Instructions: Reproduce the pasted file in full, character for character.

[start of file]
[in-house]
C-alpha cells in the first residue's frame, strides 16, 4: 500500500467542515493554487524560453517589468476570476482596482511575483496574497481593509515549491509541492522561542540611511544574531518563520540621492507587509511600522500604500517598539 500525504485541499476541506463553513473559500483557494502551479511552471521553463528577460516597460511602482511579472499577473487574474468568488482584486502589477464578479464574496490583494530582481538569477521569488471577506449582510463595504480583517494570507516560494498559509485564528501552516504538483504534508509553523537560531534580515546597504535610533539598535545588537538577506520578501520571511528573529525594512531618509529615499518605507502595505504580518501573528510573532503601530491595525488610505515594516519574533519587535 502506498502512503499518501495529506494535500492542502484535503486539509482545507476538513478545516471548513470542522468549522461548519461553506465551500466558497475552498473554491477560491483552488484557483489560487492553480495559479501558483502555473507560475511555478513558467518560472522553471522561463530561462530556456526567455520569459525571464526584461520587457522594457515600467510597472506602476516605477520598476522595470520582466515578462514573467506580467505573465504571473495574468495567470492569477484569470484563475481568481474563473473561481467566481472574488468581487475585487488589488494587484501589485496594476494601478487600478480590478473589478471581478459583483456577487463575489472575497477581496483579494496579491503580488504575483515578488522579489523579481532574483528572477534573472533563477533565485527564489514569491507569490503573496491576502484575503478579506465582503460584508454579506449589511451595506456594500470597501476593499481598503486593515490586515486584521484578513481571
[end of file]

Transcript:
[in-house]
C-alpha cells in the first residue's frame, strides 16, 4: 500500500467542515493554487524560453517589468476570476482596482511575483496574497481593509515549491509541492522561542540611511544574531518563520540621492507587509511600522500604500517598539 500525504485541499476541506463553513473559500483557494502551479511552471521553463528577460516597460511602482511579472499577473487574474468568488482584486502589477464578479464574496490583494530582481538569477521569488471577506449582510463595504480583517494570507516560494498559509485564528501552516504538483504534508509553523537560531534580515546597504535610533539598535545588537538577506520578501520571511528573529525594512531618509529615499518605507502595505504580518501573528510573532503601530491595525488610505515594516519574533519587535 502506498502512503499518501495529506494535500492542502484535503486539509482545507476538513478545516471548513470542522468549522461548519461553506465551500466558497475552498473554491477560491483552488484557483489560487492553480495559479501558483502555473507560475511555478513558467518560472522553471522561463530561462530556456526567455520569459525571464526584461520587457522594457515600467510597472506602476516605477520598476522595470520582466515578462514573467506580467505573465504571473495574468495567470492569477484569470484563475481568481474563473473561481467566481472574488468581487475585487488589488494587484501589485496594476494601478487600478480590478473589478471581478459583483456577487463575489472575497477581496483579494496579491503580488504575483515578488522579489523579481532574483528572477534573472533563477533565485527564489514569491507569490503573496491576502484575503478579506465582503460584508454579506449589511451595506456594500470597501476593499481598503486593515490586515486584521484578513481571